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The Bird Woman    by Kerry Hardie order for
Bird Woman
by Kerry Hardie
Order:  USA  Can
Little, Brown & Co., 2006 (2006)

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* * *   Reviewed by Mary Ann Smyth

An independent Northern Irish Presbyterian, Ellen McKinnon kicks over her traces - including her husband Robbie - to travel south to Kilkenny and Liam, a Catholic. While married to Robbie, she had a vision, a seeing, which frightened her so much that she lost her wee baby. That seeing marked her realization that she was not like others.

Ellen became known in the countryside in the south of Ireland as having healing hands. How she deals with this unwanted gift is the main thrust of The Bird Woman. The reader lives inside Ellen's thoughts as she struggles to accept her gift. Author Kerry Hardie has a wonderful, lyrical way with words, compelling the reader to read on, hating to place a bookmark to continue later.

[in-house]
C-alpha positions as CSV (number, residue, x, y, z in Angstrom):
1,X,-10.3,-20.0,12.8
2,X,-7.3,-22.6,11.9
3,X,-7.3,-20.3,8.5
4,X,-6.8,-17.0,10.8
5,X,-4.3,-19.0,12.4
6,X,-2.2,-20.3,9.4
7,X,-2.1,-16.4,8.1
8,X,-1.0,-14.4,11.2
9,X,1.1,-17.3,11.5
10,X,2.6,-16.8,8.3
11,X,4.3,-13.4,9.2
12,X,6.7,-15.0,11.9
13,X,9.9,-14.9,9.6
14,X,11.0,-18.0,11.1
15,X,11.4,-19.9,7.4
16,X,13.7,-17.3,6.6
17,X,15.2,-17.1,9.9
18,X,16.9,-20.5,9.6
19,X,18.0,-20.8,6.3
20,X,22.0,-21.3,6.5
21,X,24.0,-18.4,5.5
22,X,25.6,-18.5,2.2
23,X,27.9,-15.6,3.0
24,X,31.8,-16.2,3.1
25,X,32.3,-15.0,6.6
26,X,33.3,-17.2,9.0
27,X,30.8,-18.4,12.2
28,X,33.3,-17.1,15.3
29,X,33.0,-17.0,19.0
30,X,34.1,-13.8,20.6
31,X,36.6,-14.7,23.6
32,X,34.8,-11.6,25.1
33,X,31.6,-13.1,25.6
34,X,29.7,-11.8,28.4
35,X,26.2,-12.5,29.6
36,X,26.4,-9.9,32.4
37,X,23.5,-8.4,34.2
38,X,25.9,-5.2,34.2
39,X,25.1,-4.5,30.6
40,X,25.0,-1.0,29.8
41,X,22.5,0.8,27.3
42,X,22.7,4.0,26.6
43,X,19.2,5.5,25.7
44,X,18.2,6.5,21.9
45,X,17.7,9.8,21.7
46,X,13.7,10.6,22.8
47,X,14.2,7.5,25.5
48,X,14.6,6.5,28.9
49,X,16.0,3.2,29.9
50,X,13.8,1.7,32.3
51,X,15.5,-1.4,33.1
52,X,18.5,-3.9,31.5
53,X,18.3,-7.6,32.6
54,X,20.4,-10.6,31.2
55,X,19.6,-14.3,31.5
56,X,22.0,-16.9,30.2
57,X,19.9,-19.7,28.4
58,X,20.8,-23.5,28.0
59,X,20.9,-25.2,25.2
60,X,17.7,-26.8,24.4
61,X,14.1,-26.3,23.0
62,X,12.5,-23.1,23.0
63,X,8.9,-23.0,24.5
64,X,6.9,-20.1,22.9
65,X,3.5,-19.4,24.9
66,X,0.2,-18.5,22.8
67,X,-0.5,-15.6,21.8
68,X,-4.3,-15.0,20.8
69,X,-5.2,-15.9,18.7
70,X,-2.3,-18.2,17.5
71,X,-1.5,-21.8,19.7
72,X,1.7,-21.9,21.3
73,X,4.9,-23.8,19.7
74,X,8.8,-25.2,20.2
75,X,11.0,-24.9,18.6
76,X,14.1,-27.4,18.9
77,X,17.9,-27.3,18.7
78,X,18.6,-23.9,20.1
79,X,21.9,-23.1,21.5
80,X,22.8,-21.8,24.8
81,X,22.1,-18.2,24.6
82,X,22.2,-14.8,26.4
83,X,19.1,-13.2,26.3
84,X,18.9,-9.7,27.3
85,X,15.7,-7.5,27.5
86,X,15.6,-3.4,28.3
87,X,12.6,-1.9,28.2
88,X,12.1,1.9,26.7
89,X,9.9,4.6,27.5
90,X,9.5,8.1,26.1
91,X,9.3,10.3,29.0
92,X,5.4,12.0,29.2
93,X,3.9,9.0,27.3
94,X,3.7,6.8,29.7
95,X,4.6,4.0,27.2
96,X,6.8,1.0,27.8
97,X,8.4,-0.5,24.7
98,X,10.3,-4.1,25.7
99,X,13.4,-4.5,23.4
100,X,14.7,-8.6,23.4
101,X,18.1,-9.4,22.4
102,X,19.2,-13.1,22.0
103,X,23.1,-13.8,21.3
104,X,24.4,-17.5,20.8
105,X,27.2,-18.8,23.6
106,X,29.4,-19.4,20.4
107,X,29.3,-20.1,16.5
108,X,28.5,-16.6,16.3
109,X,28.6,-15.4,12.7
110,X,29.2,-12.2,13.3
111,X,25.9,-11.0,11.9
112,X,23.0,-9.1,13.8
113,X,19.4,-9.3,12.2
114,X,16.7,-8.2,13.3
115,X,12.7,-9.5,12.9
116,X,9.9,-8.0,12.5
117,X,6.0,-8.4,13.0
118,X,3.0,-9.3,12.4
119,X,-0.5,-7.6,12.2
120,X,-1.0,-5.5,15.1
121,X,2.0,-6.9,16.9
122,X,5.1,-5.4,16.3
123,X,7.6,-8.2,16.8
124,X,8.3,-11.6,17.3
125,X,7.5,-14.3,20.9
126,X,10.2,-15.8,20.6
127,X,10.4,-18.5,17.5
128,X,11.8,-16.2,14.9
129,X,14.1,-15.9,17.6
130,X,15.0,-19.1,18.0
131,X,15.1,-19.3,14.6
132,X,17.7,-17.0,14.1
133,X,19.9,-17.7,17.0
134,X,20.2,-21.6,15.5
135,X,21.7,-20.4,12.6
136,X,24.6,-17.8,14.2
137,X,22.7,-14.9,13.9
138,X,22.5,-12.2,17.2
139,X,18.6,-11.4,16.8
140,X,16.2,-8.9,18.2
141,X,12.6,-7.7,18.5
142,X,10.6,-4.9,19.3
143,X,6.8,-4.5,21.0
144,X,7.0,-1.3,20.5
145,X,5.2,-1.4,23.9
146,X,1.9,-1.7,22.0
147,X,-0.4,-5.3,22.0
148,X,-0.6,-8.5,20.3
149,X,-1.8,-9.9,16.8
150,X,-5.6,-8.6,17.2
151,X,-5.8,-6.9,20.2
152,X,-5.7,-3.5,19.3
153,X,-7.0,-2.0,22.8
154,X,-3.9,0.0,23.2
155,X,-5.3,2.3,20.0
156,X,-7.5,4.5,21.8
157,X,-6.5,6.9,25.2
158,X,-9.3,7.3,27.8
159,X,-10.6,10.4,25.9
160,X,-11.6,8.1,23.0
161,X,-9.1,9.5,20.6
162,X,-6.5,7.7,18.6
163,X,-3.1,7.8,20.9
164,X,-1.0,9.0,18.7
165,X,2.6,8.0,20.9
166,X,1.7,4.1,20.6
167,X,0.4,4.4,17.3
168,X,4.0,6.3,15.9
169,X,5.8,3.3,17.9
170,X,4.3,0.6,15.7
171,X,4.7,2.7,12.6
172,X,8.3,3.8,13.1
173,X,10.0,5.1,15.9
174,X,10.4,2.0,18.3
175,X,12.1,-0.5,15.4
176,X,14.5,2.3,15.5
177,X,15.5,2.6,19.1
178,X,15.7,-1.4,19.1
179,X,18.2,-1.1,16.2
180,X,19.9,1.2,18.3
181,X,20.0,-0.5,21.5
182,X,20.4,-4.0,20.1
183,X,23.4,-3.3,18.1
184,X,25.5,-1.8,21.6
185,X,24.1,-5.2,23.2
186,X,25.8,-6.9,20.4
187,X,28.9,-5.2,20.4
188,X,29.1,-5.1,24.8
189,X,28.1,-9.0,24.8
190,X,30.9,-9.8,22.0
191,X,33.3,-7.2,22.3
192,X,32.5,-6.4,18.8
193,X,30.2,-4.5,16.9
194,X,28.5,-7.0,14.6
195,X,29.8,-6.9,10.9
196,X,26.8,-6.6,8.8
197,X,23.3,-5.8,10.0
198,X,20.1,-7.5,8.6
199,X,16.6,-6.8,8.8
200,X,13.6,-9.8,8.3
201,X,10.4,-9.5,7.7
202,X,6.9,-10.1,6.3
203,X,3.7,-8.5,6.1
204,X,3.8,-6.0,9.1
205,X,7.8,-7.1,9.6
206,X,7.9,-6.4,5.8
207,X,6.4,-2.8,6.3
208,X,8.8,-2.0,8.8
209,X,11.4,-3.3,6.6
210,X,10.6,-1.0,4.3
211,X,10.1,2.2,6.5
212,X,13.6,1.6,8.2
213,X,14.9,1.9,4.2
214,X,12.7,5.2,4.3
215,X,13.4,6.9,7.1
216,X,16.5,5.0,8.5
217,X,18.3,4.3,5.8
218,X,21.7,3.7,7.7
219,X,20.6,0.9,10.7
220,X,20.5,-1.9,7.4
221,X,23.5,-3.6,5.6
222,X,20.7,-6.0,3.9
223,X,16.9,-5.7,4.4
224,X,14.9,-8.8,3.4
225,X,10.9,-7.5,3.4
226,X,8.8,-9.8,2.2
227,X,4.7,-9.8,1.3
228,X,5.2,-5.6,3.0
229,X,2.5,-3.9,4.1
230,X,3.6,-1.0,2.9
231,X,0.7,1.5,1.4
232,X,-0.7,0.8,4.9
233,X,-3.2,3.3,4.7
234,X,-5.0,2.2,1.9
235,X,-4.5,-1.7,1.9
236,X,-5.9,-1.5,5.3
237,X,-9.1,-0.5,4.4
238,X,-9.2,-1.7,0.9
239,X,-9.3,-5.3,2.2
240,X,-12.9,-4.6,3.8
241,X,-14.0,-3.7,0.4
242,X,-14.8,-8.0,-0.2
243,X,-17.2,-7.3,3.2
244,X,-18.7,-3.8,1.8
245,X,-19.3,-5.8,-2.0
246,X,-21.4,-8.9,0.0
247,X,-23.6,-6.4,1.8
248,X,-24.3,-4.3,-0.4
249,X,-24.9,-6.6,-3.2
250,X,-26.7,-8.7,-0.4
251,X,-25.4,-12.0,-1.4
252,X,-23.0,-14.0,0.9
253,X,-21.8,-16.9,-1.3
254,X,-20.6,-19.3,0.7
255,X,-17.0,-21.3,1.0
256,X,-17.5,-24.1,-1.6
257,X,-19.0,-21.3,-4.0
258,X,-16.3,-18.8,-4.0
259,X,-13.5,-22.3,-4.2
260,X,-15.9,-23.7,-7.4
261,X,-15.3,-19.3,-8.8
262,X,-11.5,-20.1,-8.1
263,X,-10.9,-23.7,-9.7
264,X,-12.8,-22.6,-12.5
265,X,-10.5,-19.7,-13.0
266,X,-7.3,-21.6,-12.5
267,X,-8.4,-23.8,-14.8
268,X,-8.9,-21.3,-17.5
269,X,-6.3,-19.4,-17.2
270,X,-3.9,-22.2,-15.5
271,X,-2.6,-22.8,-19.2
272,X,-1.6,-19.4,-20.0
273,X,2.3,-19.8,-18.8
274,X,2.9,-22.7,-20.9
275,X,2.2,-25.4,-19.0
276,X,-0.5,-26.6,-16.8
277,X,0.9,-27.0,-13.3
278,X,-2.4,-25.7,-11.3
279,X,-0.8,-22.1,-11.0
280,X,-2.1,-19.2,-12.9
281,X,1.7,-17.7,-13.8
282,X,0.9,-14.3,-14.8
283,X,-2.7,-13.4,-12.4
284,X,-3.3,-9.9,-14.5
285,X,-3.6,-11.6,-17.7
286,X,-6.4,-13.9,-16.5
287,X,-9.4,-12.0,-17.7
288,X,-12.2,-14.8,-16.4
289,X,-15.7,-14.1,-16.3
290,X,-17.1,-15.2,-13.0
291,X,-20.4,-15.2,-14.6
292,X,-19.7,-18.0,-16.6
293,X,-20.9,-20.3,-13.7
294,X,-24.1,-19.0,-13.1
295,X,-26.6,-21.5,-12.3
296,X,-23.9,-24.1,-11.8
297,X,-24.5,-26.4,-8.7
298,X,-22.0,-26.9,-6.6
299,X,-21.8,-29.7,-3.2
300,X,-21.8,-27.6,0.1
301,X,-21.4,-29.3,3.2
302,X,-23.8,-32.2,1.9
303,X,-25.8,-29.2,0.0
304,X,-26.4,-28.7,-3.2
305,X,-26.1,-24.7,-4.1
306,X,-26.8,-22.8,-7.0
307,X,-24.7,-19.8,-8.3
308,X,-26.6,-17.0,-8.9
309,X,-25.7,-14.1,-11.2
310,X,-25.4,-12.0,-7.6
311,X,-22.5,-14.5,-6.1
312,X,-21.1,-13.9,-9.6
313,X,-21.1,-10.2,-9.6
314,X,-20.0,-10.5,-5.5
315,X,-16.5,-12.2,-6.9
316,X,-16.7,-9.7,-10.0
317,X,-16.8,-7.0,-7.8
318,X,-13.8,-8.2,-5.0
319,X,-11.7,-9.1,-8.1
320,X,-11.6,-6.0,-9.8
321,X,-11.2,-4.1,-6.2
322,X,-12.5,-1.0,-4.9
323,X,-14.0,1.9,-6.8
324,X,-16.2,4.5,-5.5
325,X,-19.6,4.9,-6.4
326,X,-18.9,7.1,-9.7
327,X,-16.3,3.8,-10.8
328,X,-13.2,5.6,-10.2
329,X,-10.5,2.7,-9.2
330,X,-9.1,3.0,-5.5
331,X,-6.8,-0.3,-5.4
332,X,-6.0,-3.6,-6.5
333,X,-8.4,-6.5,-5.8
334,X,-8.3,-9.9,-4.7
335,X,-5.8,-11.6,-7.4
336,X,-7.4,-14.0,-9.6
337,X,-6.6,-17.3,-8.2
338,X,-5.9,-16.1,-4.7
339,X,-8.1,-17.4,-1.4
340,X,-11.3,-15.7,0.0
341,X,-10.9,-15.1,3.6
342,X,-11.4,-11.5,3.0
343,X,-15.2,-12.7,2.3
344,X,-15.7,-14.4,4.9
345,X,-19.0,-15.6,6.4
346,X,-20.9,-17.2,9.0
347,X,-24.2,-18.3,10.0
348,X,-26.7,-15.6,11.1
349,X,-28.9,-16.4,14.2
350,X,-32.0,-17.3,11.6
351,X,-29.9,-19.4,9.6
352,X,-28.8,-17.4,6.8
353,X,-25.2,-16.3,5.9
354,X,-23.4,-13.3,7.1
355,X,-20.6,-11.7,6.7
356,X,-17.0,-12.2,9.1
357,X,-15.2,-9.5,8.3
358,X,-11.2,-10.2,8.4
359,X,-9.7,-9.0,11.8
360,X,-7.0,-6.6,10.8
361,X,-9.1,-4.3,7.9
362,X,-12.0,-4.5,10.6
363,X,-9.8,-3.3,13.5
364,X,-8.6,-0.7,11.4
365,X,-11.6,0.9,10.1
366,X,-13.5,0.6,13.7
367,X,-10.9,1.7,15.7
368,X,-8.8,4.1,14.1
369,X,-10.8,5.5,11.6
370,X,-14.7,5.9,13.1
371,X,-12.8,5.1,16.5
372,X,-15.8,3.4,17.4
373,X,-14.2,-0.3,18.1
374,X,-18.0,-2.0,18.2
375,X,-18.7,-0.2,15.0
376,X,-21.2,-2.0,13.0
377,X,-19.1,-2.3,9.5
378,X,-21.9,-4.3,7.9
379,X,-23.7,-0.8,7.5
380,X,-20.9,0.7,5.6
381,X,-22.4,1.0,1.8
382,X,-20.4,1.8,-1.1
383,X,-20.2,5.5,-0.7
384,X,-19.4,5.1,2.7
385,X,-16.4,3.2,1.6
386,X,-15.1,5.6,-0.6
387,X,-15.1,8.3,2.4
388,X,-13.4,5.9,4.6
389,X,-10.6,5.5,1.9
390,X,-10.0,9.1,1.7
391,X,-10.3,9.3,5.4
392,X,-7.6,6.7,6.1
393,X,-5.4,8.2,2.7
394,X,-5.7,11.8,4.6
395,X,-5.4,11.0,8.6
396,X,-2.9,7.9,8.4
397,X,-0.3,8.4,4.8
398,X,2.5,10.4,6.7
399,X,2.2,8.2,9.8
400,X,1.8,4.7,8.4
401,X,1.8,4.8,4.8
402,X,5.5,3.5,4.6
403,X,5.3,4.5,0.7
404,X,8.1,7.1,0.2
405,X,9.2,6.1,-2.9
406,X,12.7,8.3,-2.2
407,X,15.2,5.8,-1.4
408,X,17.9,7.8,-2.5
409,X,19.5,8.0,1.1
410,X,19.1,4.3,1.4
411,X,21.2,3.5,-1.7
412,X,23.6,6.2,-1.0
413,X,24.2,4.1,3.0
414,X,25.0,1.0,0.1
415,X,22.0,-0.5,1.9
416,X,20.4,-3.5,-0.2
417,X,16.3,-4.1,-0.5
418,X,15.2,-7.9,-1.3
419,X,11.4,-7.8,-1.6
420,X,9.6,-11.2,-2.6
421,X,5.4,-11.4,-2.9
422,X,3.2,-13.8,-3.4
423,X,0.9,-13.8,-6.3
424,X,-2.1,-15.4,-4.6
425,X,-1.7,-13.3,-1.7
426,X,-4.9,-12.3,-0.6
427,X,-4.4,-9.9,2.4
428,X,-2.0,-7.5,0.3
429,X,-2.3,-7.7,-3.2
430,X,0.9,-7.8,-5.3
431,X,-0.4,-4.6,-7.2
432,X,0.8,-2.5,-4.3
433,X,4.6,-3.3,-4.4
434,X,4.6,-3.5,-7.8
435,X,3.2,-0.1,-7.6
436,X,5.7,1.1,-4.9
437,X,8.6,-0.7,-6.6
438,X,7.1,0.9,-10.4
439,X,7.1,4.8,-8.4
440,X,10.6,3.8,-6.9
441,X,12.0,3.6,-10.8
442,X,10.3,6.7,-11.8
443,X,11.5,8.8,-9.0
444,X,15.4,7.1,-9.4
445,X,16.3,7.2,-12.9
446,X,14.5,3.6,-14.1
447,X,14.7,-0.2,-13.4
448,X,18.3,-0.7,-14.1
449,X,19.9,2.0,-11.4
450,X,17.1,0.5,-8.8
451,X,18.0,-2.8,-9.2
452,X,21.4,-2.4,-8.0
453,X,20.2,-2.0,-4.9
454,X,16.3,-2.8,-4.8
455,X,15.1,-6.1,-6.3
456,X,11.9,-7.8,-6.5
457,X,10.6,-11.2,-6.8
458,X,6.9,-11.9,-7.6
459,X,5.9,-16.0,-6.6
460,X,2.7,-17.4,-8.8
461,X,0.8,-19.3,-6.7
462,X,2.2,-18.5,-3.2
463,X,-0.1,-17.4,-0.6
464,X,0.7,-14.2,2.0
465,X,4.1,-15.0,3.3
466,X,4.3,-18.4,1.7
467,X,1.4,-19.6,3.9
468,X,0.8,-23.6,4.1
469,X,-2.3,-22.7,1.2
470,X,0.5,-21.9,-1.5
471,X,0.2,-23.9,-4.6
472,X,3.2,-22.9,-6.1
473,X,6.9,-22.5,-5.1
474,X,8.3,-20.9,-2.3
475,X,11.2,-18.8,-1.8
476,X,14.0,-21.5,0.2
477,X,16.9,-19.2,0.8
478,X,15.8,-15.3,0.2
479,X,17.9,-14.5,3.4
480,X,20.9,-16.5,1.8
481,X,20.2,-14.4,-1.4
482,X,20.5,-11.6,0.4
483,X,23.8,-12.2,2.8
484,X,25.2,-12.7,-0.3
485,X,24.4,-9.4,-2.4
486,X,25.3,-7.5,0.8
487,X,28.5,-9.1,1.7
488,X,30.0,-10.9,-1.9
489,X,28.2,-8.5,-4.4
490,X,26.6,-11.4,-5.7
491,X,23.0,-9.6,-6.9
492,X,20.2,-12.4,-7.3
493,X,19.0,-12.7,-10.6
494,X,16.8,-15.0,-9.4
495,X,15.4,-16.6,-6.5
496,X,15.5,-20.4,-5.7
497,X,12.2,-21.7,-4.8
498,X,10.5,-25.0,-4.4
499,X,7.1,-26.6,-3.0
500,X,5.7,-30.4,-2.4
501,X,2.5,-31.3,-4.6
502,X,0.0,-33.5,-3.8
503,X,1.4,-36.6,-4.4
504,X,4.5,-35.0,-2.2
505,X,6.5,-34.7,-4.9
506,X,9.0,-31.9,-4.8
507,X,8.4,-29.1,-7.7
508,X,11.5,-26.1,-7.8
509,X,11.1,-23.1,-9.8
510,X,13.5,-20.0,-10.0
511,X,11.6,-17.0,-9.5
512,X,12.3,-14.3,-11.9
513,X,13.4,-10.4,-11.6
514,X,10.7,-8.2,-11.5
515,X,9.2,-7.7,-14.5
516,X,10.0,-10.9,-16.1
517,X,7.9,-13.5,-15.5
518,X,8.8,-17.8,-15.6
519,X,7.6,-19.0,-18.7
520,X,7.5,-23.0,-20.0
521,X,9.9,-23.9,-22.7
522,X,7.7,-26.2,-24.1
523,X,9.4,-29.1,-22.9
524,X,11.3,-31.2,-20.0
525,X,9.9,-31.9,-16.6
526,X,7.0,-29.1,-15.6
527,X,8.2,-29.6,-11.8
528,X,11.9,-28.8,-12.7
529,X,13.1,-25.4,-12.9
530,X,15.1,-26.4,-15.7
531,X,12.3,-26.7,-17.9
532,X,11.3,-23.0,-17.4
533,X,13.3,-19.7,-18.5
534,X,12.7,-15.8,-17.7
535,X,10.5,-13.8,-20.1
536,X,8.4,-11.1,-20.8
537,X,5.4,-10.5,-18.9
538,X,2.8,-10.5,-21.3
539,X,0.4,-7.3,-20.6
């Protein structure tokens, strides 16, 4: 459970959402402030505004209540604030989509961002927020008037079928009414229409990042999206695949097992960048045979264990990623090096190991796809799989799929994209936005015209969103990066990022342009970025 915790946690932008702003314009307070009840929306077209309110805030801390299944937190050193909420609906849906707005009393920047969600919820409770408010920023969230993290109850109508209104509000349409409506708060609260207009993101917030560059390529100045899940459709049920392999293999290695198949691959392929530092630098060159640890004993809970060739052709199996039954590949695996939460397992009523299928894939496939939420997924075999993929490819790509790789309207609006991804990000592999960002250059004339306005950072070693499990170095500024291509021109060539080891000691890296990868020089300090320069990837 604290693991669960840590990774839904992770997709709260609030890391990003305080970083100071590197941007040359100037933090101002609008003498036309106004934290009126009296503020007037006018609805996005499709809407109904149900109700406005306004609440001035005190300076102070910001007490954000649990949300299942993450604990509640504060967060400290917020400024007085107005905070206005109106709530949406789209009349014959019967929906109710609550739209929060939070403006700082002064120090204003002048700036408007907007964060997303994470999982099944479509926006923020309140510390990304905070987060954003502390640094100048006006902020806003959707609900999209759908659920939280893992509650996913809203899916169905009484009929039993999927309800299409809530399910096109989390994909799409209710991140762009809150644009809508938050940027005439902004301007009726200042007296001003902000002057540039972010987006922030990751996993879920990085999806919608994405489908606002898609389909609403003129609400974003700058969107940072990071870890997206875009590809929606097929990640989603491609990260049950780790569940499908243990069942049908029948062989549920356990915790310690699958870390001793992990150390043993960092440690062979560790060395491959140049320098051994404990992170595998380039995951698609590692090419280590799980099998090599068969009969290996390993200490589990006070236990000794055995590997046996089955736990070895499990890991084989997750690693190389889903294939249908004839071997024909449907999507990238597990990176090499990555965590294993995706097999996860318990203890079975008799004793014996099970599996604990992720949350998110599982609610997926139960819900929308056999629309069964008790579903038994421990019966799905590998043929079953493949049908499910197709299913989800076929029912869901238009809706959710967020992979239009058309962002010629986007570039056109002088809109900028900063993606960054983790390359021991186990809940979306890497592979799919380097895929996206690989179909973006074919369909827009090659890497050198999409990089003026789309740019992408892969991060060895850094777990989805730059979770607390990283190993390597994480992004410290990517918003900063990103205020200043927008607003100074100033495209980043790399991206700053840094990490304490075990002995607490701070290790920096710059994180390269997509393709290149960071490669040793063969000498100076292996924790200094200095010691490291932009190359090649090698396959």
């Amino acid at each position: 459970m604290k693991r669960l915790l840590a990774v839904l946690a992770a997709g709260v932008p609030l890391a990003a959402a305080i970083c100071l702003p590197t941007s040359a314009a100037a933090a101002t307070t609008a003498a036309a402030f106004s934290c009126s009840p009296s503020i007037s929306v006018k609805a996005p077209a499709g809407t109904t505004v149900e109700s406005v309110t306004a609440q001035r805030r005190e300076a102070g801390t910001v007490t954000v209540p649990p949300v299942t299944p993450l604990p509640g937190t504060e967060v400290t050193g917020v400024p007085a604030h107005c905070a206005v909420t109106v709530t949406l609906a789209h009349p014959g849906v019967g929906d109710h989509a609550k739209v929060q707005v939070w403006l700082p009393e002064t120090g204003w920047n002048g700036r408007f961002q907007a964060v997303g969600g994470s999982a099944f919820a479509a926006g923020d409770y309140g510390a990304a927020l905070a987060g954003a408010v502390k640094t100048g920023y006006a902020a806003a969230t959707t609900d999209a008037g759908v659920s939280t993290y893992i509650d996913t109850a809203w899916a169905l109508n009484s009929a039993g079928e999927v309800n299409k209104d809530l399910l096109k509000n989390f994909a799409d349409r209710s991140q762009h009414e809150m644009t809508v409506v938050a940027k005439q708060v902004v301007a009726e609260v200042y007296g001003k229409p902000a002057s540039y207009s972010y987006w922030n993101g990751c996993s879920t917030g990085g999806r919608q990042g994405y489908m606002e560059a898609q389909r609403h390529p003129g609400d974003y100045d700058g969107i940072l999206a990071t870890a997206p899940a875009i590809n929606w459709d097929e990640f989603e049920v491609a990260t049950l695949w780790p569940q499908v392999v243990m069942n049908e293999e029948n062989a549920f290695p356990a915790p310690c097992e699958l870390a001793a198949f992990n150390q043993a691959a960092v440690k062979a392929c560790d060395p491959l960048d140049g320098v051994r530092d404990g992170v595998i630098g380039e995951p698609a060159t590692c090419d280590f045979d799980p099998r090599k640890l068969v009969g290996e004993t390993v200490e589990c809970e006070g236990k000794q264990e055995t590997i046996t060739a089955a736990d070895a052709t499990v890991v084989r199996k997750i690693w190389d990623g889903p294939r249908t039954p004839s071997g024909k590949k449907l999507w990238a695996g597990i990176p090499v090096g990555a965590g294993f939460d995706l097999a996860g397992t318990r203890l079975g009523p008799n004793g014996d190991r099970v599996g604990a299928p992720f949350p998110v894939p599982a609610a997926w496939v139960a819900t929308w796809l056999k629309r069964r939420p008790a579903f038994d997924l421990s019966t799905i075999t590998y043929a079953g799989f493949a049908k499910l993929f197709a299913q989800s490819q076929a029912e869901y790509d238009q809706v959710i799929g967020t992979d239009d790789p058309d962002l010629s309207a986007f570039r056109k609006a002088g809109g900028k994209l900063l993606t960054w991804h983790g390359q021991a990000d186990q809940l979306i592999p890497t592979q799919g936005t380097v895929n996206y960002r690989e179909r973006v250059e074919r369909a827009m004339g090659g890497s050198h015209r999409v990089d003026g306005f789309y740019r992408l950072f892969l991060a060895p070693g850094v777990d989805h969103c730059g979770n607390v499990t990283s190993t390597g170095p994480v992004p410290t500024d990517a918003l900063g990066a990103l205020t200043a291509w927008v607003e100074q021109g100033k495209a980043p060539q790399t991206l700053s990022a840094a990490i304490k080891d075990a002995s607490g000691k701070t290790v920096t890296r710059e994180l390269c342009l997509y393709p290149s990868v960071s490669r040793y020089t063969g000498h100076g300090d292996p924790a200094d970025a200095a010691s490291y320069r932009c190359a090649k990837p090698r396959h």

Hardie's take on Ireland is magical. Had I not been there myself many times, I would have had to book a trip tomorrow. Hardie evokes the soft rains, the pastel sunsets, the wind sloughing through the trees, as she herself must see and hear these things. Despite the fact that Ellen's thoughts are harsh and unforgiving of herself and others, Hardie makes even the very rocks of Ireland seem as though they might be soft to the touch. Bird Woman is a must read.

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